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Psycho, ‘Saint’ Montini & Dialogue Mass

Papal Impression

Hi Atila,

After reading the article regarding the possibility that the pope may be a psychopath, I was reminded of a thought that struck me following the reading of Mr. Arnold's article.

My question was: How could a man who seemingly confuses the word psychological with psychiatric (and other "similar" words), as you discussed, speaks so fluently words that I am quite sure most people have never heard of before, about a topic that, again, none had ever known, much less ever even considered?

I think these types of questions about the psychological makeup of the pope beg an answer, and M.G.M. has provided a little hint of what may, indeed, be the case.

     Thank you for these insightful articles!

     E.M.S., Ph.D.

‘Saint’ Montini

Dear TIA,

Paul VI will be beatified on October 19, at the end of the extraordinary synod on the family, being the synod a body Paul VI wanted and promoted. It is also reported that Paul VI will be proclaimed saint probably as soon as 2015, through an accelerated process pursuant to Francis’ wishes. Pope Montini is indeed Pope Francis’ model. They also share the same sympathy toward homosexual priests, so it seems from your recent posting

Francis is the Pope who will continue the reforms put into place by Paul VI, that is why he is doing everything he can to ‘canonize’ Vatican II, and is shutting up anyone who speaks against it.

I noticed that in my FSSP Mass community, the priests say NOTHING against Francis, John Paul II or the Council. Quite the contrary, they do what they can to praise them, and to criticize anyone who raises legitimate objections to the changes they made in doctrine, morals and tradition.

I heard that one priest even said that anyone who criticizes the Popes is a sede-vacantist. It is a strange new definition, isn’t it? But the people, like sheep, accept everything that comes from the lips of priests, even if it is wrong.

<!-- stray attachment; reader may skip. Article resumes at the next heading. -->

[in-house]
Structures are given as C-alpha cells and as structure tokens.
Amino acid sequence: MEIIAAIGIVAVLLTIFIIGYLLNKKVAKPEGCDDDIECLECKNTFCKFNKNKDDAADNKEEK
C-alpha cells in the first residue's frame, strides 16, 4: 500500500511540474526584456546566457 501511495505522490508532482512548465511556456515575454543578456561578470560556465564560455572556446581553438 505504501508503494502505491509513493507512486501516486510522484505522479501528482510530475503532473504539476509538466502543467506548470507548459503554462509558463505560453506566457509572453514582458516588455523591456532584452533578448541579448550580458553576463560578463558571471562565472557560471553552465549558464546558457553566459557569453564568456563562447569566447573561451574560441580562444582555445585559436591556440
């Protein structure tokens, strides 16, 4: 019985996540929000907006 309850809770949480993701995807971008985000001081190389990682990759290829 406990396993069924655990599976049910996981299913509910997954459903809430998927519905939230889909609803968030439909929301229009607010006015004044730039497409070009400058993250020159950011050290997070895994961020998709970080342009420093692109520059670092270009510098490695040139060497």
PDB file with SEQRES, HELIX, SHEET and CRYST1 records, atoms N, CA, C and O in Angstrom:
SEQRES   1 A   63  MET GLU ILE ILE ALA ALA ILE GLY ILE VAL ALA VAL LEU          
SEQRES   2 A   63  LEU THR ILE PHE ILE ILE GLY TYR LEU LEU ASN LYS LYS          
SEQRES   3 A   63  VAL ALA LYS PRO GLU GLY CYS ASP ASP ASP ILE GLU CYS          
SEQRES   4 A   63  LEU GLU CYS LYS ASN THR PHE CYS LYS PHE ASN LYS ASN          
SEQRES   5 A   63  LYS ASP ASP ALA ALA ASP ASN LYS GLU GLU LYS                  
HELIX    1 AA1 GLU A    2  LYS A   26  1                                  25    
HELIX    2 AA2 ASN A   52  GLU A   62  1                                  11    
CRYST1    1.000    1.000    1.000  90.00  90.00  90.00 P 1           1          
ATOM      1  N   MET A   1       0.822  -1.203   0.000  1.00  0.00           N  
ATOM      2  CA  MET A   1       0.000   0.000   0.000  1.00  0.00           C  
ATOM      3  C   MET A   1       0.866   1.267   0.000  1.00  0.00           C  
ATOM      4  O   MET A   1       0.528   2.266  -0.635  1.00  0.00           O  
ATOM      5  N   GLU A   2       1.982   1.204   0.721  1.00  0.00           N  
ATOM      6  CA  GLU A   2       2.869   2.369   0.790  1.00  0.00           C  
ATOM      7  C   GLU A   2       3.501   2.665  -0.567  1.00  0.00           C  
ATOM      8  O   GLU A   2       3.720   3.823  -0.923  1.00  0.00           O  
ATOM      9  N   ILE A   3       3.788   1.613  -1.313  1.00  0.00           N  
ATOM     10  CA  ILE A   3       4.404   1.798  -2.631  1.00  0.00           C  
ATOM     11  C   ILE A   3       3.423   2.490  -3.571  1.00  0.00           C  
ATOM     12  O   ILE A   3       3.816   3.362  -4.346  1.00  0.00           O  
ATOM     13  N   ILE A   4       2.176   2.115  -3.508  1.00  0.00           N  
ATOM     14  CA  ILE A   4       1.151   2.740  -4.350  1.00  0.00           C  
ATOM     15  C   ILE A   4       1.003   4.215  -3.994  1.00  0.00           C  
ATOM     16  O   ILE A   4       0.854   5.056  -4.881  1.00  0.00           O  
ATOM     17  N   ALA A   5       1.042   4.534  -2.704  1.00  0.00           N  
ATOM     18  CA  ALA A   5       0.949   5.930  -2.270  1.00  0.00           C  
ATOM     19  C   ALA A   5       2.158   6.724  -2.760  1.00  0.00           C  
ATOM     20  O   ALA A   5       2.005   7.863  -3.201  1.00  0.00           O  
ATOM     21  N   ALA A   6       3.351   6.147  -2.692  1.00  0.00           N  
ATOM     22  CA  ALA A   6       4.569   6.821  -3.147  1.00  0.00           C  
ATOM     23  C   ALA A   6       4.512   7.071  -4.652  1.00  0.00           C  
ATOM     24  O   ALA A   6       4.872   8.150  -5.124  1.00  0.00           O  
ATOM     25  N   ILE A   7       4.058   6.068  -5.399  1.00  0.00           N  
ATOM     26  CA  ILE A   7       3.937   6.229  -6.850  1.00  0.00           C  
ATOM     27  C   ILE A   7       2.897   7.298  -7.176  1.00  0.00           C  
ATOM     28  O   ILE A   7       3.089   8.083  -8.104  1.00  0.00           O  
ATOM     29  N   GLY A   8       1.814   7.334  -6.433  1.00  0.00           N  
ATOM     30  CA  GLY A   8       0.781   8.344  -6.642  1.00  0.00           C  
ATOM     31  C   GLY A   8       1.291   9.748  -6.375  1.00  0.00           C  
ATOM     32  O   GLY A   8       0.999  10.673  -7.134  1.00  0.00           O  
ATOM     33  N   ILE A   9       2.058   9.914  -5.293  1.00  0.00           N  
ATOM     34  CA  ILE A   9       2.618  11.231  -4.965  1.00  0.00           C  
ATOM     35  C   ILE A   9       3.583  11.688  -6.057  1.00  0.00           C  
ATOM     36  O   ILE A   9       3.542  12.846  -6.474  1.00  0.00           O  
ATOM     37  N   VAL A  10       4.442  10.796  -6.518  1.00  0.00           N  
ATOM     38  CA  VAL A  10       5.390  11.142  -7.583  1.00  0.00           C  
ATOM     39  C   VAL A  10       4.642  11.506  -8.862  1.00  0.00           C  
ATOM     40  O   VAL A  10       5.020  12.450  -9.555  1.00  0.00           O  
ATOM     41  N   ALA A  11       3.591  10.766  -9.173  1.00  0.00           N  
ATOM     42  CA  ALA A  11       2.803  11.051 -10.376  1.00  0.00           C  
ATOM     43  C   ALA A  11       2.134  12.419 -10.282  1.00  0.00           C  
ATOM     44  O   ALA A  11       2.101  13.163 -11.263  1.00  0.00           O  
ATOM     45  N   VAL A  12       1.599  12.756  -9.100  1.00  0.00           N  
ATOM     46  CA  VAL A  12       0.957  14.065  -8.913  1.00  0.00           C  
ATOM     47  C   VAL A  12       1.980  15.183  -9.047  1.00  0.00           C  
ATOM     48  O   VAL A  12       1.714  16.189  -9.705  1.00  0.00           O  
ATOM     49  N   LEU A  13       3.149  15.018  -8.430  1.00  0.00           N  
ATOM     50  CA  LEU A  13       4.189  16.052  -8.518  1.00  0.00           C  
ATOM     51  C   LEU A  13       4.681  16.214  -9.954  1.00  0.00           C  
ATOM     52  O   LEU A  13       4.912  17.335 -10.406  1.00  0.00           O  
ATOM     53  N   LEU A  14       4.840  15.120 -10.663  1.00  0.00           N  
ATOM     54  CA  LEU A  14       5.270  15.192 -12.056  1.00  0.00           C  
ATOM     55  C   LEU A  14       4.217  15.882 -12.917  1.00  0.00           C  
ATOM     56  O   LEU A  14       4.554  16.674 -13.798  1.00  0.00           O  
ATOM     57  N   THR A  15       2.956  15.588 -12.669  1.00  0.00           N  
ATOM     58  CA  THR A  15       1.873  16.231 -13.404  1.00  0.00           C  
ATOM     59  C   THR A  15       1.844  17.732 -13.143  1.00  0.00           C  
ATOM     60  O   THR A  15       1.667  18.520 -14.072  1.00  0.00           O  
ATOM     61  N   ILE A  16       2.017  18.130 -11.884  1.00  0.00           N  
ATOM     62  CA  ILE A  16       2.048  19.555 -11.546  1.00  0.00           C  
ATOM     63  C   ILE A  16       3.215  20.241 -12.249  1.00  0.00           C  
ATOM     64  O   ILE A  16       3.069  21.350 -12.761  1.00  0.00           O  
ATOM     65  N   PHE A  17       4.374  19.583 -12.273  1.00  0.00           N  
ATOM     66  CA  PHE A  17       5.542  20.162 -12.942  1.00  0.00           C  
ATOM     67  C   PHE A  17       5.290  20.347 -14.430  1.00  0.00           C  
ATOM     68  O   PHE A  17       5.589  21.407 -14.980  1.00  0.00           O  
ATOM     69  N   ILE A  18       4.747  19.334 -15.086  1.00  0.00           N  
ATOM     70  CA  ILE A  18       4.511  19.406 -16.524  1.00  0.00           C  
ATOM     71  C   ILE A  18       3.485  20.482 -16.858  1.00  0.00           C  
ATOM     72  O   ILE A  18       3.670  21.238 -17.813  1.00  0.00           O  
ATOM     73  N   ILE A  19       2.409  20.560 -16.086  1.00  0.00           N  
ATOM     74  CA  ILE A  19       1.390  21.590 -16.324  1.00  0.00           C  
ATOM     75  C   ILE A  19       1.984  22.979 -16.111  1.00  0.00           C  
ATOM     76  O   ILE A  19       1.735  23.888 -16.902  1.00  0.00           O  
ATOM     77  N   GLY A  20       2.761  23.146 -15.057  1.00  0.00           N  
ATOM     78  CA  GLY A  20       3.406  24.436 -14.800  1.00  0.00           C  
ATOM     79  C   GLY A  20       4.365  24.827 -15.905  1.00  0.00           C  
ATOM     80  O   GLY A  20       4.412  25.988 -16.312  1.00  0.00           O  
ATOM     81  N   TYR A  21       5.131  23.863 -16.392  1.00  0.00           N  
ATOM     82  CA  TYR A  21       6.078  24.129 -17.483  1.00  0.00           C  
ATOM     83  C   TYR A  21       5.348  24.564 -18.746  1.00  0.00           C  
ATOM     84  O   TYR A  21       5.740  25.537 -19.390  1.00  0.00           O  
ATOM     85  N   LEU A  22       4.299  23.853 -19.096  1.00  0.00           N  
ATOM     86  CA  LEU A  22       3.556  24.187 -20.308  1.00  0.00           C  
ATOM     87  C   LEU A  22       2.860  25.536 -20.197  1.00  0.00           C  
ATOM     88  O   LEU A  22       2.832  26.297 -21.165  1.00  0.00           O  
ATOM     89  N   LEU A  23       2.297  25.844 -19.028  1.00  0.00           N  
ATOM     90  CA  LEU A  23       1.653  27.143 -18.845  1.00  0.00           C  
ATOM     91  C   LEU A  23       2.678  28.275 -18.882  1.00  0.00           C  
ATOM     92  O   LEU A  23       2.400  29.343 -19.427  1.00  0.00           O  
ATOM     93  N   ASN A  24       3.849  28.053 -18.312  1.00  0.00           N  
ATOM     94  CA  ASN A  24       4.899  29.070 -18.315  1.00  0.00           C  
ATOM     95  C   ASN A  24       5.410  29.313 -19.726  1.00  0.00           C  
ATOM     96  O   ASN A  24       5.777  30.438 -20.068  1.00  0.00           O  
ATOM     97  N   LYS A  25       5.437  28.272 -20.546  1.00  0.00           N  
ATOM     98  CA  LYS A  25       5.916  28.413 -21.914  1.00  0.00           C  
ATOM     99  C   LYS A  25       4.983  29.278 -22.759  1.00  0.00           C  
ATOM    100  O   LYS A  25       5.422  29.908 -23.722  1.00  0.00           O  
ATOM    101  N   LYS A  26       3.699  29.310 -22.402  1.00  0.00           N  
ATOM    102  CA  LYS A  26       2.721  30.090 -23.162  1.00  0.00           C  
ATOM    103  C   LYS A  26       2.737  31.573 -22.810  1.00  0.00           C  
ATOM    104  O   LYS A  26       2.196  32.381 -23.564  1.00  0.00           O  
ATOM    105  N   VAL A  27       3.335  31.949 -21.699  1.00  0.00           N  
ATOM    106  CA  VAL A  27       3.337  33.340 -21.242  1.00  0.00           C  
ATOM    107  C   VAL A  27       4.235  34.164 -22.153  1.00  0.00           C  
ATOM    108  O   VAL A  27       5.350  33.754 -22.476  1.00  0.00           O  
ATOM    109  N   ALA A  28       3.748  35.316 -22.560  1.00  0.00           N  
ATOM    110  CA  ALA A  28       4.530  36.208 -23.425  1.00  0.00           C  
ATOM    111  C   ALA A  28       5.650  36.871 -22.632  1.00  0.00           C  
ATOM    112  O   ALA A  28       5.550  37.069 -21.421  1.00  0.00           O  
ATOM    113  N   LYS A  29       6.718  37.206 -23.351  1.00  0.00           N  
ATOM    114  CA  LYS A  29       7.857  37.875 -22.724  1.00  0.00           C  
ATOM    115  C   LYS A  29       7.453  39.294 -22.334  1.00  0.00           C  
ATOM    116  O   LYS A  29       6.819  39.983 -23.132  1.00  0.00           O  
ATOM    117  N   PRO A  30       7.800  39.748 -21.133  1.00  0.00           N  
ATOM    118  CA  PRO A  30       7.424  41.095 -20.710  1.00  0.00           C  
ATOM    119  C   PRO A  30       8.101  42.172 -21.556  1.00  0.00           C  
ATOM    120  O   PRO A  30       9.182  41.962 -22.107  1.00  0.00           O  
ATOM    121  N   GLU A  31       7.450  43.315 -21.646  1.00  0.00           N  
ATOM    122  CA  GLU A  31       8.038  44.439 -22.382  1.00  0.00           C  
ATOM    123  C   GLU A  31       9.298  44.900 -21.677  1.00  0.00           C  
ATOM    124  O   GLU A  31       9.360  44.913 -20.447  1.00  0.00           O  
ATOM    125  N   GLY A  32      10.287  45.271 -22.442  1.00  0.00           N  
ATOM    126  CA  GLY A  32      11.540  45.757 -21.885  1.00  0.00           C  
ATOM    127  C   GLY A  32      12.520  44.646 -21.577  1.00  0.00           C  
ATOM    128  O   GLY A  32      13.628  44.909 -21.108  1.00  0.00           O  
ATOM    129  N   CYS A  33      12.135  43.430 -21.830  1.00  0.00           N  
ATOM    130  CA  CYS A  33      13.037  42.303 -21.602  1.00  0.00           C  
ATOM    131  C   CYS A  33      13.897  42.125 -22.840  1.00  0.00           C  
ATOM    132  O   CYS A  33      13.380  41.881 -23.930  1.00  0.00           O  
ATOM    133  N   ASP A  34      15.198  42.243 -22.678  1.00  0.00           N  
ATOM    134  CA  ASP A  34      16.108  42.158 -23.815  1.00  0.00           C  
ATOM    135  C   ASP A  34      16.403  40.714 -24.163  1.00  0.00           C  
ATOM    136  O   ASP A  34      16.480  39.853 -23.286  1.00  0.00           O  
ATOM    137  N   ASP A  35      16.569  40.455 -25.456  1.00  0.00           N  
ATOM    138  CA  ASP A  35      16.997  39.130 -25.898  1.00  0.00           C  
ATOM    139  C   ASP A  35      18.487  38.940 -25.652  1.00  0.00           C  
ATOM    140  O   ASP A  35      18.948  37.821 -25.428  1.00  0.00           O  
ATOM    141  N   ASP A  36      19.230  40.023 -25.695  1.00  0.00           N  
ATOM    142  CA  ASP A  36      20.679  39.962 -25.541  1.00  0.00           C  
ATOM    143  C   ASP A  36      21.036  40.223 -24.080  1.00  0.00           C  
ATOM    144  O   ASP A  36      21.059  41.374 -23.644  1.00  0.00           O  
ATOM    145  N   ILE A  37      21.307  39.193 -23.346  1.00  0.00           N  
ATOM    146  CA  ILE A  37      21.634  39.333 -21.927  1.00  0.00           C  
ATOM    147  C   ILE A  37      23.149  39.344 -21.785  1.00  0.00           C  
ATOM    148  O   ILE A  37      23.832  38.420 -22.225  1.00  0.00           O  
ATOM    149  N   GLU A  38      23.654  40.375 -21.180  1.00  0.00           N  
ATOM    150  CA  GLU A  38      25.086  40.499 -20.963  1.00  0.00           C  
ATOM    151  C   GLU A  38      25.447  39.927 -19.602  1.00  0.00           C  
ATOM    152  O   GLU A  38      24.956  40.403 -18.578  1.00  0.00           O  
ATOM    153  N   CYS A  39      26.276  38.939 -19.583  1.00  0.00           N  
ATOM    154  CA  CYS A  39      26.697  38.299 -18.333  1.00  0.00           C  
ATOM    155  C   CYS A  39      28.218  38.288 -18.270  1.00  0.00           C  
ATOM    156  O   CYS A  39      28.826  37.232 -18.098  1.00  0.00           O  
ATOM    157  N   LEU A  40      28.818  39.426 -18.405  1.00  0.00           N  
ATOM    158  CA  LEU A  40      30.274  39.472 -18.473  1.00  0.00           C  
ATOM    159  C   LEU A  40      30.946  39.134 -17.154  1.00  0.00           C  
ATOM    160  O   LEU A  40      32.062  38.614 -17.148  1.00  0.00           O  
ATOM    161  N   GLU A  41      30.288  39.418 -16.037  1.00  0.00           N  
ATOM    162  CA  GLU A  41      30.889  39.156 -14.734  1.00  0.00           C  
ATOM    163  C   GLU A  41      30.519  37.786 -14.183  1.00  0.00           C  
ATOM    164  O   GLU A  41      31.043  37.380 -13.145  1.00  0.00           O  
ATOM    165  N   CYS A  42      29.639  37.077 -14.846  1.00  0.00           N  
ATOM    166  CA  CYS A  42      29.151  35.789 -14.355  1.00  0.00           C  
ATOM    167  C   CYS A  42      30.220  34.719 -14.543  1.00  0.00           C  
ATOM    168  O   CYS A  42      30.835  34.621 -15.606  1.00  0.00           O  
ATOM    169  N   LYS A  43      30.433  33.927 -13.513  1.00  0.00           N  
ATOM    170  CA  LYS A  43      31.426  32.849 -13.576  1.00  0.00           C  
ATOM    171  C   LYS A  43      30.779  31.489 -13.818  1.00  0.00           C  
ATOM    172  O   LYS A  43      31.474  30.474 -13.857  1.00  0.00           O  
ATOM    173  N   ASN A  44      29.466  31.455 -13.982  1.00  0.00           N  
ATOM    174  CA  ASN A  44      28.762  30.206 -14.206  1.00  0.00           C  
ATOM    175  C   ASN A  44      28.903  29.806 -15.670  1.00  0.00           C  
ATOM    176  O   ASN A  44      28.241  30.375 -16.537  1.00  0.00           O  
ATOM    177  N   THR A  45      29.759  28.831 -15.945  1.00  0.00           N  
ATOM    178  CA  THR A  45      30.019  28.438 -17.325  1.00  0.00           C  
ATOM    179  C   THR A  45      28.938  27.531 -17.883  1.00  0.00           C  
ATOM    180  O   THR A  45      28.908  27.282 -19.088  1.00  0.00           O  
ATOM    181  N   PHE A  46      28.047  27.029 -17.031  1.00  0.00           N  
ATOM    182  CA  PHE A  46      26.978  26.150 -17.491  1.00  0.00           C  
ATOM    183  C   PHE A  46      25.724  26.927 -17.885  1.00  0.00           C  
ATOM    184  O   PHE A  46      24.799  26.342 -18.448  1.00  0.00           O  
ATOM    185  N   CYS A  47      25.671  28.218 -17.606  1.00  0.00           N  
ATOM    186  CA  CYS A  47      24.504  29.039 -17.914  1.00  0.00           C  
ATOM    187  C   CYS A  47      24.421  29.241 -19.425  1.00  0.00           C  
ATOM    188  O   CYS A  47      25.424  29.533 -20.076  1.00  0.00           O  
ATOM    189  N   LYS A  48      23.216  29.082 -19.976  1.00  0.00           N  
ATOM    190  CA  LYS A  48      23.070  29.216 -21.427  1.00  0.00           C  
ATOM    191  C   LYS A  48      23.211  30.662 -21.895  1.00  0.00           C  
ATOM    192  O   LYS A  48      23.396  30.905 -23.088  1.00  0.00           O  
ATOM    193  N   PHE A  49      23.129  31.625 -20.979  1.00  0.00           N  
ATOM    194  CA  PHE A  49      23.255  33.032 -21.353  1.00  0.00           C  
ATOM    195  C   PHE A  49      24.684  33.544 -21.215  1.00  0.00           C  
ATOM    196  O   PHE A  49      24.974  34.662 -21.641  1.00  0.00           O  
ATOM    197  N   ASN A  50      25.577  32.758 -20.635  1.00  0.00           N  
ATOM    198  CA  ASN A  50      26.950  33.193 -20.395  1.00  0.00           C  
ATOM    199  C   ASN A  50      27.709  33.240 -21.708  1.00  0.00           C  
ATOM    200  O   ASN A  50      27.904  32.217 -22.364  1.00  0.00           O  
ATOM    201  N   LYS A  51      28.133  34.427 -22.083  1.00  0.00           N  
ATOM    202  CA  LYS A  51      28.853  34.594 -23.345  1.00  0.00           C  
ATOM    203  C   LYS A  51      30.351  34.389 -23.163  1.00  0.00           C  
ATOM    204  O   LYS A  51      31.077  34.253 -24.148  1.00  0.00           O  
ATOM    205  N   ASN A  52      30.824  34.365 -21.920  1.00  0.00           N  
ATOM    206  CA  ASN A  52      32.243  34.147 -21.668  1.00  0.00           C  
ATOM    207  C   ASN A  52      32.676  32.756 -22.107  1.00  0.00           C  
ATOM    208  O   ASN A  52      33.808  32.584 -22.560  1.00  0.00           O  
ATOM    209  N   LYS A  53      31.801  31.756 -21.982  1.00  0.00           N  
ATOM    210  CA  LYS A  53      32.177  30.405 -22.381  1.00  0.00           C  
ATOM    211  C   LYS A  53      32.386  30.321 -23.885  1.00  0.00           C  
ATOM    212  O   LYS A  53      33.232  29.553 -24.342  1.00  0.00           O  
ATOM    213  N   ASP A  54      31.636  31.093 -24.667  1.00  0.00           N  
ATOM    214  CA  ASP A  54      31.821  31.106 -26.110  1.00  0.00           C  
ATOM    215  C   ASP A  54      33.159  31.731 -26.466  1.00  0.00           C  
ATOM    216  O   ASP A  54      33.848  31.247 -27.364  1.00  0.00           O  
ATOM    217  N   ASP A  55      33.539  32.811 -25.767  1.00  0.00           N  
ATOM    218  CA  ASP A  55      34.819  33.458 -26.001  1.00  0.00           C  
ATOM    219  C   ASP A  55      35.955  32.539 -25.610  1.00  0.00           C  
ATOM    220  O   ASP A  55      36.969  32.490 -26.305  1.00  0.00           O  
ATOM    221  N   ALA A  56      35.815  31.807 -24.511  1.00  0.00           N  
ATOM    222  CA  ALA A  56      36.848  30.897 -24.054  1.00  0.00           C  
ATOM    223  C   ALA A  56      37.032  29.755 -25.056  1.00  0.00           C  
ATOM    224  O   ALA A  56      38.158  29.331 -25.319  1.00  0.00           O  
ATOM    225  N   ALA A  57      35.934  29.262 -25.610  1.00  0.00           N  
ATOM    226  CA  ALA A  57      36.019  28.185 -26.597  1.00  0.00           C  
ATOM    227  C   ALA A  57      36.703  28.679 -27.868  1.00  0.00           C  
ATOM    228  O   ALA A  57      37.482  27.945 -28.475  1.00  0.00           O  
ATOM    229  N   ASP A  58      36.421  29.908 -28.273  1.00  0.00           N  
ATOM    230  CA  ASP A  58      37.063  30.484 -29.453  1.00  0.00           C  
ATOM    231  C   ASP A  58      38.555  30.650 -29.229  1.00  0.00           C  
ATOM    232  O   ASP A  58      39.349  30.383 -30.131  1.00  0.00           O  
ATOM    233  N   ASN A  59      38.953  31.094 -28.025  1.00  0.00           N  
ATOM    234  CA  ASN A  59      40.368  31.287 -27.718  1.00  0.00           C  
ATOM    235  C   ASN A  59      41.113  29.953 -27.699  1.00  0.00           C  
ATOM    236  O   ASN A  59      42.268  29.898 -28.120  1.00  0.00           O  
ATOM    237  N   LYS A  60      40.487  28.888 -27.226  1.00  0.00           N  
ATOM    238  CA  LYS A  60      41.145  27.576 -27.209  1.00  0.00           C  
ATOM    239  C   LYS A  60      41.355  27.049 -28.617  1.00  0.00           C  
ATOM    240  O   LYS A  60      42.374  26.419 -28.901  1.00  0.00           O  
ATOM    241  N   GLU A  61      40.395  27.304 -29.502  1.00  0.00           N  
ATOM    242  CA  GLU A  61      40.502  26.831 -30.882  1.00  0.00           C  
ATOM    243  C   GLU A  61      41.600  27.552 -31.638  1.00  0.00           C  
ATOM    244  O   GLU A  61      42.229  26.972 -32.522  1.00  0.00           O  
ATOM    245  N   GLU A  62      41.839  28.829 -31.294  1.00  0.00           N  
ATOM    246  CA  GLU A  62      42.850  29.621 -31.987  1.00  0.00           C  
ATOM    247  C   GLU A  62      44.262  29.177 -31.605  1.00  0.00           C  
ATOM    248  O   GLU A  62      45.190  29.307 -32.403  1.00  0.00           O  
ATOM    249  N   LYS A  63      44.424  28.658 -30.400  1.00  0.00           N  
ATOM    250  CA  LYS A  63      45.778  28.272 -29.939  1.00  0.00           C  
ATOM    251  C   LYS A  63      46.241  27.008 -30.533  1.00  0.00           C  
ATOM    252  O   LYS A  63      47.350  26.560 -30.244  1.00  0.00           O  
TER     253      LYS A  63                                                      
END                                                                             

This is what got us in trouble in the first place, and it is the reason why the indult communities even exist. There is an irony in the present situation, when now the priests in these same communities are trying to silence the legitimate objections that established them in the first place.

It seems to me Catholics must be even stronger in resisting errors and novelties in this new post-conciliar phase led by Francis.

     Margaret Galitzin


Kicked-out Club


I no longer have the honor of being the oldest geezer kicked-out of the Neo-SSPX.

A 89-year-old in Germany with a 'bad spirit' beats out my almost 72 with a bad attitude.

This 89-year-old retired postal worker spent all his $$$ to buy the very parish he was kicked out of. Neo-SSPX people are now beginning to know what their priests really are...


PS: I was kicked-out of the Novus Ordo Sacred Heart in Newport, Oregon, for advertizing in the local newspaper a car pool to SSPX St. Thomas Becket in Veneta, Oregon, where I was also kicked out. So... I still have the record for being kicked out of the most churches, but I defer all honor to the 89-year-old, who spent his retirement money to build the very church he was kicked out of.

Shame on the Neo-SSPX.

I hereby start the order of "Kicked-out old geezer's club."

Want to join us???

     Lance Colvard

      Note: A video by Mr. Colvard reporting his expulsion from SSPX is available here.


Devil in Church


Is a statue of Satan in a church suitable or not, even knowing that it is an Anglican church?

Please, check this link.


Dialogue Mass

Dr. Carol Byrne, who is writing to TIA a series of articles on the Dialogue Mass, now answers a recent objection made to her series. The Editor

Dear M.P.,

Thank you for your response to my series of articles on the “Dialogue Mass.” There is just one question I would like to ask: why restrict the Rosary and private prayer solely to the time before and after Mass? There is no logical reason why we must do so. Certainly such an idea never occurred to anyone before the Liturgical Movement – or, to put it more accurately – Revolution got under way. Personally, I am astonished at the insensitivity of pastors in turning the liturgy into an occasion for public recitation.